Review by Frank Plowright
Could there have been a more appropriate year than 2020 to publish an English translation of Jean-Noël Fabiani and Philippe Bercovici’s immense graphic history of medicine? The penultimate chapter even looks at modern day plagues. Those of a squeamish disposition shouldn’t worry, it’s a graphic history that isn’t too graphic.
Fabiani is head of cardiac surgery at a Parisian hospital, not a position handed out by lottery, so a man of immense experience and knowledge, yet with an assured common touch in presenting information accessibly. Beginning with Paleolithic times, Fabiani traces the evolution of medicine over 21 broad chapters and 230 pages, via fact and fun, revealing how often science has been compromised by political thought, religious doctrine and the medical establishment closing ranks in the light of new discoveries. He’s admirably precise, yet able to break down complex procedures understandably. If that weren’t enough, astonishingly, so many individual panels additionally feature a little joke.
The text is richly anecdotal, with plenty of jaw dropping moments, beginning with some of the earliest doctors pretty well making things up. The value of Hippocrates using observation to link symptoms with condition was a giant leap, and were it not for Persian scholars compiling and preserving knowledge, medicine may not have progressed for centuries. Fabiani’s accessibility is blessed with Bercovici’s personality rich and cultured cartooning. He’s largely unknown to English language audiences, but the expressive faces and wealth of sketched detail show the experience of someone who’s accumulated a vast BDgést bibliography stretching back to 1981.
Some facts perhaps not generally known include surgery being separated from diagnosis and consigned to barbers during the middle ages simply because they already had sharp blades; God Save the King originated as a hymnal prayer as Louis XIV underwent primitive anal surgery; the barber prepared for that surgery by practising on slaves, and hinged prosthetics date back to the 1600s. An indication of how much Fabiani and Bercovici compress the information is these being sourced from just four consecutive pages, which also include a Tony Hancock joke in passing. As the book continues it’s frequently noted how religious authorities and their ignorance restricted medical progress and therefore the saving of lives. An extreme example is their deeming cats diabolical and suggesting extermination of them, so when 14th century Europe needed protection from plague rats there was a shortage of cats.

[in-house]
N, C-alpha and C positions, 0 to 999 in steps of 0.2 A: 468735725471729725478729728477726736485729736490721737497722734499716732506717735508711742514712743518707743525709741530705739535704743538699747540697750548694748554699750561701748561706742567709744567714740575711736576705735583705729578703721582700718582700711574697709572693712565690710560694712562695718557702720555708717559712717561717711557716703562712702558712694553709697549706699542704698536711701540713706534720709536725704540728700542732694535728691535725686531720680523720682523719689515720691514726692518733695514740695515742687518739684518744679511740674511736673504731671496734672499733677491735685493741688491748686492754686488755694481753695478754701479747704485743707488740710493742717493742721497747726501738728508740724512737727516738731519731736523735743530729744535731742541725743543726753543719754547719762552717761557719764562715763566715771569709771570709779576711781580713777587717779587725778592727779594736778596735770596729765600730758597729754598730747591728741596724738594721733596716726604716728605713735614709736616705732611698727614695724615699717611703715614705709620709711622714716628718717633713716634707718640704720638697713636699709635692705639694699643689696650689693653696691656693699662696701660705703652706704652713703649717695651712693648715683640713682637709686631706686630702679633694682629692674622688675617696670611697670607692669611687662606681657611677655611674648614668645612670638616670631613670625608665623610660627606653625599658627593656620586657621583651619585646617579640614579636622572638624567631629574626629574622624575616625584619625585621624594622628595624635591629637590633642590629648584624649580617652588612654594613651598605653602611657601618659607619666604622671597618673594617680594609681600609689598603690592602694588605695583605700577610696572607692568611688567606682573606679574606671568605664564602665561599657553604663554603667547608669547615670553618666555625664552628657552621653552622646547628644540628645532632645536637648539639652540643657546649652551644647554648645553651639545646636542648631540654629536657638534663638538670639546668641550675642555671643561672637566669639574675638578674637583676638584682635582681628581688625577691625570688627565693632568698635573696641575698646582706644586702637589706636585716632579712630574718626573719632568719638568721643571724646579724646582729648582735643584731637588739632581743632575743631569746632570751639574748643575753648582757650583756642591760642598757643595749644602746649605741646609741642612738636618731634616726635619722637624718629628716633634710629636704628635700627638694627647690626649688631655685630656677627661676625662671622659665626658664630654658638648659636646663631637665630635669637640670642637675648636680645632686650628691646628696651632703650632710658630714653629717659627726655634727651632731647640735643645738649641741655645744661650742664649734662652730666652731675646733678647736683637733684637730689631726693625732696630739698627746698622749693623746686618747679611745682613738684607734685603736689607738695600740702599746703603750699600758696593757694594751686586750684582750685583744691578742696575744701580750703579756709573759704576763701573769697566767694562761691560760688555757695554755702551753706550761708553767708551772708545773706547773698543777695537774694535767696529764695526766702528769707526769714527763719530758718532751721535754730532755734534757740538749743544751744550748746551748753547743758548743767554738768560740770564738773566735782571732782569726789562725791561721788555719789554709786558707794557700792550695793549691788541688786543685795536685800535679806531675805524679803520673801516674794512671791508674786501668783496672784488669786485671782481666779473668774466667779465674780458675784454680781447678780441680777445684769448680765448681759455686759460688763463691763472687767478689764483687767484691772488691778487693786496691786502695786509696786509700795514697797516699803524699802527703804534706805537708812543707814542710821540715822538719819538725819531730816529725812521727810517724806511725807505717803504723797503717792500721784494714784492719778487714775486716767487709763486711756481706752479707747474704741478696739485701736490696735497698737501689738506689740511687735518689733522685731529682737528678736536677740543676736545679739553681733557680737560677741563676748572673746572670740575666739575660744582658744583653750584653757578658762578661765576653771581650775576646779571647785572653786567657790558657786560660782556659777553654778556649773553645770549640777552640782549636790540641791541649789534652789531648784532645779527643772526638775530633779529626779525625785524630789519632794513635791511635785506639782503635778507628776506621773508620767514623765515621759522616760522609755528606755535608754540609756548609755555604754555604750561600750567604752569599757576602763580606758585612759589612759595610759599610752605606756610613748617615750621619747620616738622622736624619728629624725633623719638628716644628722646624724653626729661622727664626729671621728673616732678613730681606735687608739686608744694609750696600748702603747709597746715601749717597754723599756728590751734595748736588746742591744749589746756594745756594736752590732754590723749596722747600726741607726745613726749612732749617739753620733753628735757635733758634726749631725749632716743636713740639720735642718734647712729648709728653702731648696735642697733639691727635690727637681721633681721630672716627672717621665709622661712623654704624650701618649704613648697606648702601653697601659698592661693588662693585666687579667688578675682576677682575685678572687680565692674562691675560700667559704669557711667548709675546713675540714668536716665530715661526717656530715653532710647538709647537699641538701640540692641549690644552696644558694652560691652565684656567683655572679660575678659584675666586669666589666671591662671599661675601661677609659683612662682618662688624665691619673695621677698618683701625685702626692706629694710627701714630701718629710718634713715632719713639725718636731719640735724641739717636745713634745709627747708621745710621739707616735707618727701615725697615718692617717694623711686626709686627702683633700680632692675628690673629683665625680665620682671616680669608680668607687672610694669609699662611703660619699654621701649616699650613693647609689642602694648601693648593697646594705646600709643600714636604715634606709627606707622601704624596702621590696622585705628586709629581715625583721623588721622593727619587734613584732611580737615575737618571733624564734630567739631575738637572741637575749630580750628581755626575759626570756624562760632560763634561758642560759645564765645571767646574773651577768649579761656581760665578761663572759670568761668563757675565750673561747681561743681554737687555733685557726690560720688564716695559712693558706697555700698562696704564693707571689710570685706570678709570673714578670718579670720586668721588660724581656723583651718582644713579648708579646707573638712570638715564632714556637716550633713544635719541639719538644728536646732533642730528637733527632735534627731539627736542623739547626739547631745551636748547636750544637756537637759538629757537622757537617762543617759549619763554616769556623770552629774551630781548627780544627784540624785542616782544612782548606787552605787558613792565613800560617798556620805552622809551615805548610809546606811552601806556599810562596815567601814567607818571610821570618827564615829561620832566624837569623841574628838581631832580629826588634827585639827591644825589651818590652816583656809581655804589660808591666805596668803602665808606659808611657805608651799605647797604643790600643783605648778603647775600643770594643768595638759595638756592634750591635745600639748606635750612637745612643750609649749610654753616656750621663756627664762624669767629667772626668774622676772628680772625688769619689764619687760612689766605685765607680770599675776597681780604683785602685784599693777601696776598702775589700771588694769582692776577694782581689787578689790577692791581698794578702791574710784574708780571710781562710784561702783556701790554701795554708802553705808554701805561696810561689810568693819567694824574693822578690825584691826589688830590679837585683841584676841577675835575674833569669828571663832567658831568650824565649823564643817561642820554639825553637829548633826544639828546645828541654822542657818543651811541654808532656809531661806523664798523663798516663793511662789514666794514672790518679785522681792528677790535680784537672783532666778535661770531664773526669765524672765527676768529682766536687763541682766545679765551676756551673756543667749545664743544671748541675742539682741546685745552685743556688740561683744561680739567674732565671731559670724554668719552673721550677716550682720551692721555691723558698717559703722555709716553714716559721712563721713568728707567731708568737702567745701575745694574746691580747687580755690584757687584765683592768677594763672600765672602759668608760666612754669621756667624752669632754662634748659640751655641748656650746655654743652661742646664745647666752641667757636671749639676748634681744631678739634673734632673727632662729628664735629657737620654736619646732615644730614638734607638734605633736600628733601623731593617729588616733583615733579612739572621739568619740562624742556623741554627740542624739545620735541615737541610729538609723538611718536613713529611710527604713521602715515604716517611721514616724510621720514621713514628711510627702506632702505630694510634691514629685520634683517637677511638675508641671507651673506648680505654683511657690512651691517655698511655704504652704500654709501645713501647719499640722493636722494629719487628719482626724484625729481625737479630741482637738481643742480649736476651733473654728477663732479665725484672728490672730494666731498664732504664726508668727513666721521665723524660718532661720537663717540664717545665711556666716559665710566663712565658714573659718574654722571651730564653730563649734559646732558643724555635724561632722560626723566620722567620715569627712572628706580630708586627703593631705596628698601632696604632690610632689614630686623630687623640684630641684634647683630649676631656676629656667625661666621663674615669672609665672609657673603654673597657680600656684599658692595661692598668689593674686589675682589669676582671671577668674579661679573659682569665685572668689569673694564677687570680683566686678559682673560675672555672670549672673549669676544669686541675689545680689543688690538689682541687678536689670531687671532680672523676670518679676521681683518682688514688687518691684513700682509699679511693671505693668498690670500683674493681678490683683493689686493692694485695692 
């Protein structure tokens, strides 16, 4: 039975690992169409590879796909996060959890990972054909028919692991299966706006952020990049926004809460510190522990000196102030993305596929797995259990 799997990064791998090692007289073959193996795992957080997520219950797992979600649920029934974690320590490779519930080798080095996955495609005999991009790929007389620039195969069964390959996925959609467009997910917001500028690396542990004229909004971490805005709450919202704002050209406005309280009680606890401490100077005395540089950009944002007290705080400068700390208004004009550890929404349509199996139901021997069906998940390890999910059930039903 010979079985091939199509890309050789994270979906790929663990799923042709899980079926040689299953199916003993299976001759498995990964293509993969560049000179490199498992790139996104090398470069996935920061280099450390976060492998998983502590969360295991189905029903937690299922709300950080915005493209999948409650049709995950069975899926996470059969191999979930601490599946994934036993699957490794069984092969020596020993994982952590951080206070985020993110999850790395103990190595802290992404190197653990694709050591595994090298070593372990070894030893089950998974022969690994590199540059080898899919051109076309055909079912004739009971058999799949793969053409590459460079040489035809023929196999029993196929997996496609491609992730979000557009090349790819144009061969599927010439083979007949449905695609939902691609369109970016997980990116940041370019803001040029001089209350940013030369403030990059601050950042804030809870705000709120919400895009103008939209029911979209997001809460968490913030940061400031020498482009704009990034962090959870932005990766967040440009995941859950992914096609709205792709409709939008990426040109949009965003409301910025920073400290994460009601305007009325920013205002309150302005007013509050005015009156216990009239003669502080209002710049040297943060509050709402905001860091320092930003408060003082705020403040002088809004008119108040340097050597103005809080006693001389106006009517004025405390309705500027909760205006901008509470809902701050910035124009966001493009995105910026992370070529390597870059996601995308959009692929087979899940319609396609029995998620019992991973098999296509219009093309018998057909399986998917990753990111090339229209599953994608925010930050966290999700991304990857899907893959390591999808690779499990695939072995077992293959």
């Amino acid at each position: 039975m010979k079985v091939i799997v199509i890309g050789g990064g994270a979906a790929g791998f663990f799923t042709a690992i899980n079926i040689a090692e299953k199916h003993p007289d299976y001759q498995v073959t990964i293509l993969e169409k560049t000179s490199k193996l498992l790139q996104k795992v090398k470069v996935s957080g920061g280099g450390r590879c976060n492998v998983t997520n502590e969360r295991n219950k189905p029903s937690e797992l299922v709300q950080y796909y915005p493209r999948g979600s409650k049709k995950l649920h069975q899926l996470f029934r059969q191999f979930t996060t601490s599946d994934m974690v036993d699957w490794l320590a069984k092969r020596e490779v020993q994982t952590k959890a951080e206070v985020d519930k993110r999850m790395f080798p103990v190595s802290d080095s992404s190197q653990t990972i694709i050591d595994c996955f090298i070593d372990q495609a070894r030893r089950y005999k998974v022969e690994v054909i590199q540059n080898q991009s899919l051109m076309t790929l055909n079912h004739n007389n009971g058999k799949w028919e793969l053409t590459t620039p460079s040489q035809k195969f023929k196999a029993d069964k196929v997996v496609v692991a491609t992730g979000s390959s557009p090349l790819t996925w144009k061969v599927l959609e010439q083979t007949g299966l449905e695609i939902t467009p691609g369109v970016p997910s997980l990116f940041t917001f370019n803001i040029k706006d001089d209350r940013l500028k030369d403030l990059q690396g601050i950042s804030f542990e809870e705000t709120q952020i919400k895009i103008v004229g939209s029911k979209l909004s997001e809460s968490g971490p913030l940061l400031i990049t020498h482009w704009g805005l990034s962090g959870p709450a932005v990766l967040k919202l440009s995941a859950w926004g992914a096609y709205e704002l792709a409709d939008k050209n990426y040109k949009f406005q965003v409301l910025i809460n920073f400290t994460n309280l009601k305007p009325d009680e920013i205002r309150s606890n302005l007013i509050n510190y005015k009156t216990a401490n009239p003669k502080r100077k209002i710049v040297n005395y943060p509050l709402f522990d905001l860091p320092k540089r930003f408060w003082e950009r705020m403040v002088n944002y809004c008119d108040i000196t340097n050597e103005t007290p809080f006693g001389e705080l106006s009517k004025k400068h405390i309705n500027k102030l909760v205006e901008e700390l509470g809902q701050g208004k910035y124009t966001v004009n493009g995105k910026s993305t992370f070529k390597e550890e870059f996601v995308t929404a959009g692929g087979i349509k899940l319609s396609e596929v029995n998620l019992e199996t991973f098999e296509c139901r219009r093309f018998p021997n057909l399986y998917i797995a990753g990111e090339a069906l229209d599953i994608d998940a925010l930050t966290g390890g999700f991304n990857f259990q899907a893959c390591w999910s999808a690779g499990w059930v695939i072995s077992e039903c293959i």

After a few historical chapters, Fabiani switches to grouping similar ailments into themed chapters, tracking the development of their cures. He’s diligent in restoring credit to people denied it for centuries, naming those whose discoveries lay dormant, noting the curative effects of Penicillin were first discovered in 1897, then forgotten. People important to different areas of medicine are cross referenced, although an index would have been wise. Such is the sheer density of Fabiani’s coverage, this isn’t a book to be read in one sitting. Savour it. Let the information circulate. Take in and consider that smallpox is likely to have killed more people than all wars combined to this day, that time is an important medical tool, and the belief persisted until the 1980s that babies could be operated on without pain relief. Particularly savour the insanity during which a cure for rabies was isolated and tested. Barely a page can be turned without some astounding revelation. A downbeat ending notes the current importance of companies funding medical research and development, their financial priorities unconcerned with breakthroughs bringing comfort and relief to just a few.
Medicine: A Graphic History is an extraordinary achievement. It’s educational, stimulating and almost addictively readable.